Background: Transfecting cells with plasmid DNA encoding the protein Bax causes programmed cell death (apoptosis) and results in the formation of cell fragments (apoptotic bodies). It has been known for some time that when dendritic cells phagocytose apoptotic bodies derived from tumor cells, an immune response to tumor antigens can be generated.
Methods: Gene expression in the skin was evaluated after intradermal injection with plasmids encoding fluorescent proteins. Plasmids encoding foreign antigens were co-injected intradermally with Bax-encoding plasmids or control plasmids to elicit both humoral and cytotoxic immunity. Immune responses to the antigens were assessed by ELISA and cytotoxicity assays.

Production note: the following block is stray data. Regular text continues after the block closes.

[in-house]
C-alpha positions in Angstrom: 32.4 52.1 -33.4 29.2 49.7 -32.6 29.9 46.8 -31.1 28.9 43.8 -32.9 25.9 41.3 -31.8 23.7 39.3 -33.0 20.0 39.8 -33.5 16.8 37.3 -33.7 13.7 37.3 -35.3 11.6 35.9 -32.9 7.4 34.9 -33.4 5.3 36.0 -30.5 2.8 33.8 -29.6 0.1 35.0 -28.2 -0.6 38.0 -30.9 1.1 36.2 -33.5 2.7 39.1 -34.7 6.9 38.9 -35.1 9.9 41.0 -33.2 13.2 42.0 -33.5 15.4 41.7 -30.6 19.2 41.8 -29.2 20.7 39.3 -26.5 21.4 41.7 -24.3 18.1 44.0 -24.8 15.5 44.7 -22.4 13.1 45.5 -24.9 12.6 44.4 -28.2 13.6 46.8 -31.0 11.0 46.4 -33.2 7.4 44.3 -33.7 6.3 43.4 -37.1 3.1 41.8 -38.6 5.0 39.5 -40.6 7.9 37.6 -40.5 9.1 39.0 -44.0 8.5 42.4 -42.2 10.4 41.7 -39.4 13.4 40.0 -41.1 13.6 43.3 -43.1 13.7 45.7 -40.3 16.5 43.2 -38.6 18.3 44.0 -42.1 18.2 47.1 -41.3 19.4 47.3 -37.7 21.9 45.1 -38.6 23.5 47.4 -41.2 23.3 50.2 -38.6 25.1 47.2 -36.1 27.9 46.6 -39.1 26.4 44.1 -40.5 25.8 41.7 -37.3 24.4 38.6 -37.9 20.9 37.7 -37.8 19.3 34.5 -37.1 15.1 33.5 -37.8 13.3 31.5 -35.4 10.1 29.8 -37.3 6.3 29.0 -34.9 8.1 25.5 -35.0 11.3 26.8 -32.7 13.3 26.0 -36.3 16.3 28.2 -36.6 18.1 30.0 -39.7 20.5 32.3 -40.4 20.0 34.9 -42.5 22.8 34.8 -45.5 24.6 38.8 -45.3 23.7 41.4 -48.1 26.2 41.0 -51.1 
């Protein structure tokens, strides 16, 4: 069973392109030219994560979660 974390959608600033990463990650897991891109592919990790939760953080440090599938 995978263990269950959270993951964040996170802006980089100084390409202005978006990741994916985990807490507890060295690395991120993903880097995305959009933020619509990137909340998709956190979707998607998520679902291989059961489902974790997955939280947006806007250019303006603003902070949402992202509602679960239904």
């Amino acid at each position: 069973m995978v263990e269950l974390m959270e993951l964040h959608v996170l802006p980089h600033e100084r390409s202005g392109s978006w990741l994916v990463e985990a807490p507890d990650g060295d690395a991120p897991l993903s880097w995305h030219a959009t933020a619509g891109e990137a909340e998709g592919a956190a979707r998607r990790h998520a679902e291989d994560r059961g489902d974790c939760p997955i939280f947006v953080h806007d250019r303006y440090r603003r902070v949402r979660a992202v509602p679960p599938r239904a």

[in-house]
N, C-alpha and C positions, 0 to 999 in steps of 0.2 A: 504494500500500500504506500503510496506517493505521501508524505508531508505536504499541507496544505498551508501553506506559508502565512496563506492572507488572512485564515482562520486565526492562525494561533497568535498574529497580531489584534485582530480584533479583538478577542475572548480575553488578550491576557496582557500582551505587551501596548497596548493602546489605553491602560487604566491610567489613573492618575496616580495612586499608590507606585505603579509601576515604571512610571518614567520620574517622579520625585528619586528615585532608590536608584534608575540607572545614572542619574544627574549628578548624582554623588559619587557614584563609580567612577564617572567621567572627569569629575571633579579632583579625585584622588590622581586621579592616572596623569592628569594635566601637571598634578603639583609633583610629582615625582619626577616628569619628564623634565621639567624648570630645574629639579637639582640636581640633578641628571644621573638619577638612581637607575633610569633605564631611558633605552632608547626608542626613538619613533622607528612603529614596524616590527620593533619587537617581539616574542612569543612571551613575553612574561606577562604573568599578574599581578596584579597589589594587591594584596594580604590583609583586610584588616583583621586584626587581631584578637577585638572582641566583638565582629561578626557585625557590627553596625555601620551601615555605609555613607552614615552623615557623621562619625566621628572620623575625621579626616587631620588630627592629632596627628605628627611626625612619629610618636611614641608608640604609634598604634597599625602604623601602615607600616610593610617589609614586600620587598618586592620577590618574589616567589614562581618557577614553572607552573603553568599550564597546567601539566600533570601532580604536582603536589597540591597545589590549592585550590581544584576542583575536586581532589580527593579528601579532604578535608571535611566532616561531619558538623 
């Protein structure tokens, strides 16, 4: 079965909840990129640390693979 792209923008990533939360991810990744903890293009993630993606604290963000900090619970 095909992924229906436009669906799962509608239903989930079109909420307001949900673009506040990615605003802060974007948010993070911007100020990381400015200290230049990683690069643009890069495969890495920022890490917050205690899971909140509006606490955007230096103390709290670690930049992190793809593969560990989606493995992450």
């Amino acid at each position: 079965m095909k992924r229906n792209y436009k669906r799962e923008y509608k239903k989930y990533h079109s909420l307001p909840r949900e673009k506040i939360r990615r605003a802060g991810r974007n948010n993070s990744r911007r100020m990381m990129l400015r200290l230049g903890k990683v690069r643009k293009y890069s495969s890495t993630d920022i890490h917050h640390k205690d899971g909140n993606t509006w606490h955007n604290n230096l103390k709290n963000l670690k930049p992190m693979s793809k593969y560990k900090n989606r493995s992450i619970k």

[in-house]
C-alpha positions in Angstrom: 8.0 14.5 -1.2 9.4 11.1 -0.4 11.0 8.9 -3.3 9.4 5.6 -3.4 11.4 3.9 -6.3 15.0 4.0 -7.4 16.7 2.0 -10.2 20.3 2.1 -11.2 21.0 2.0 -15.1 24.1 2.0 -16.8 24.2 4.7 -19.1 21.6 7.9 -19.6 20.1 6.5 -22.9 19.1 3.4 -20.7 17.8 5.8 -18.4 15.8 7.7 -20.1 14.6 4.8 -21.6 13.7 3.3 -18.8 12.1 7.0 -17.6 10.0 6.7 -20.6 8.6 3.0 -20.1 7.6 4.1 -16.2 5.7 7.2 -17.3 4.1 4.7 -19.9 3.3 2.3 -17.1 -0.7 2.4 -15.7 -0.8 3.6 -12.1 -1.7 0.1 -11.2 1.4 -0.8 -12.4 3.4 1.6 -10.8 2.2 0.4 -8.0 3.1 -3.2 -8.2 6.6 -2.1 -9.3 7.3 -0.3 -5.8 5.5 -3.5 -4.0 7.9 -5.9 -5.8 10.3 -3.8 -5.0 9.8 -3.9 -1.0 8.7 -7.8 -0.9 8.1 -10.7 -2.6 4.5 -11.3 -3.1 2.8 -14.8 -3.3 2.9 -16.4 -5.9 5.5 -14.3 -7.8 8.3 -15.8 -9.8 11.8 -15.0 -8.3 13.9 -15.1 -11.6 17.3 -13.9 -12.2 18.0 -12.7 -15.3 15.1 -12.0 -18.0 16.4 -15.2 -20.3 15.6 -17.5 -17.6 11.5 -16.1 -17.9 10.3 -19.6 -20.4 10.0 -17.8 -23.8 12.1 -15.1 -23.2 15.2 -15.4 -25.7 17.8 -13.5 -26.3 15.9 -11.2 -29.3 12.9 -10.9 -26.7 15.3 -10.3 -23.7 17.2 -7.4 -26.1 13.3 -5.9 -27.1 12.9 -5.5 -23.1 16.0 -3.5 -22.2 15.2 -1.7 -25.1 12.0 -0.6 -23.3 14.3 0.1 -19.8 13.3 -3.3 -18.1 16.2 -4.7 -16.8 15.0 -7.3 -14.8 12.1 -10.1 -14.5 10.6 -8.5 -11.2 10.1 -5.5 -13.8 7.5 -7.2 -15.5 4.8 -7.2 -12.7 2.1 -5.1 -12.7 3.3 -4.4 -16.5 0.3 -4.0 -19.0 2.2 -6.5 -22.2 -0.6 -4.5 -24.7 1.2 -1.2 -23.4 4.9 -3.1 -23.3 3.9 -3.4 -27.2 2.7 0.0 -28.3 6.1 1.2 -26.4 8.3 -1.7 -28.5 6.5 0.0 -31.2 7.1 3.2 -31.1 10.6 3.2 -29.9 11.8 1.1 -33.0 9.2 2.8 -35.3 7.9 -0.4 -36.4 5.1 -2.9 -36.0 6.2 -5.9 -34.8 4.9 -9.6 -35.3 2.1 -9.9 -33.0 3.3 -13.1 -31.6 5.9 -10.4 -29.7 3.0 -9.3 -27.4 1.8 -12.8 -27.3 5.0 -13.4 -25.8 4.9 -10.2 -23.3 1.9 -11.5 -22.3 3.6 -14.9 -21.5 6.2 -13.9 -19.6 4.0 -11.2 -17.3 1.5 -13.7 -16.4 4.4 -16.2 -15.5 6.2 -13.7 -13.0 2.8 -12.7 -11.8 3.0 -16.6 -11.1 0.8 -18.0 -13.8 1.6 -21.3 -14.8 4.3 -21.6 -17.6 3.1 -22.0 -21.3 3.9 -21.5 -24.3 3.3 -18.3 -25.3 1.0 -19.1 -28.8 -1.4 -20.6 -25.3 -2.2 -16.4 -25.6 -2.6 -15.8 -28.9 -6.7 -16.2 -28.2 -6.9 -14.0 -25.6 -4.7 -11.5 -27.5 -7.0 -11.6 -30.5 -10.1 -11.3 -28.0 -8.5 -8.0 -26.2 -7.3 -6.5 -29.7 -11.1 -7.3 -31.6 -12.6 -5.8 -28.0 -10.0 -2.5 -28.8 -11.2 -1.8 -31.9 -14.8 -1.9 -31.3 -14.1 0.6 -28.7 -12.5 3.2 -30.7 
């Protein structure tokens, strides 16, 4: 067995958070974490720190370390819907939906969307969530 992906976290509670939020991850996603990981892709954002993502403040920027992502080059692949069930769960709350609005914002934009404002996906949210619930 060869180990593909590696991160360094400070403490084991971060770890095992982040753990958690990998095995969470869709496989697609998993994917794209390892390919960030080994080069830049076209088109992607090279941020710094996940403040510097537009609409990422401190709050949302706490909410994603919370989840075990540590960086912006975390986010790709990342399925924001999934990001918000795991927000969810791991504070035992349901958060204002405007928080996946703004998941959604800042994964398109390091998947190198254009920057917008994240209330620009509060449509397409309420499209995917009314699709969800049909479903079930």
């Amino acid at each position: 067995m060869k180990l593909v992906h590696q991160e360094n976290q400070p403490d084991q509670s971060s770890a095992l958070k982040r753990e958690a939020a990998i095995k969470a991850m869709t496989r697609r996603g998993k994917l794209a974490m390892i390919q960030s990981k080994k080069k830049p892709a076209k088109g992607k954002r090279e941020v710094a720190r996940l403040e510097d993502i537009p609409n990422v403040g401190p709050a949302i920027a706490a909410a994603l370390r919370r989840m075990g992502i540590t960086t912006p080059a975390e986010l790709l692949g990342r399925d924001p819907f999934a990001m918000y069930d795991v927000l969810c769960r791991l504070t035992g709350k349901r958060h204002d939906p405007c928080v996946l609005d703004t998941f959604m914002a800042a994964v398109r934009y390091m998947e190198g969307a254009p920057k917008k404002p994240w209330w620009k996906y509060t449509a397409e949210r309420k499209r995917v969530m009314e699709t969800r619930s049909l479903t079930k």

Results: We demonstrate here that injection of a mixture of reporter gene plasmids into the skin results in the expression of both plasmids in the large majority of the transfected cells. It is known that immune responses to multiple antigens can be elicited by co-injection of separate individual plasmids. When mice were injected with equal quantities of two antigenic plasmids and either the Bax plasmid or a noncoding control plasmid, antibody responses were increased 4-8-fold in the Bax group. Similarly, cytotoxic T lymphocyte (CTL) responses in the Bax group showed an 80% increase in the number of lytic units per million cells.
Conclusions: This data shows that simply including the apoptosis-inducing Bax plasmid along with antigen-expressing plasmids may provide a significant enhancement of immune responses to DNA vaccines. Published in 2004 by John Wiley & Sons, Ltd.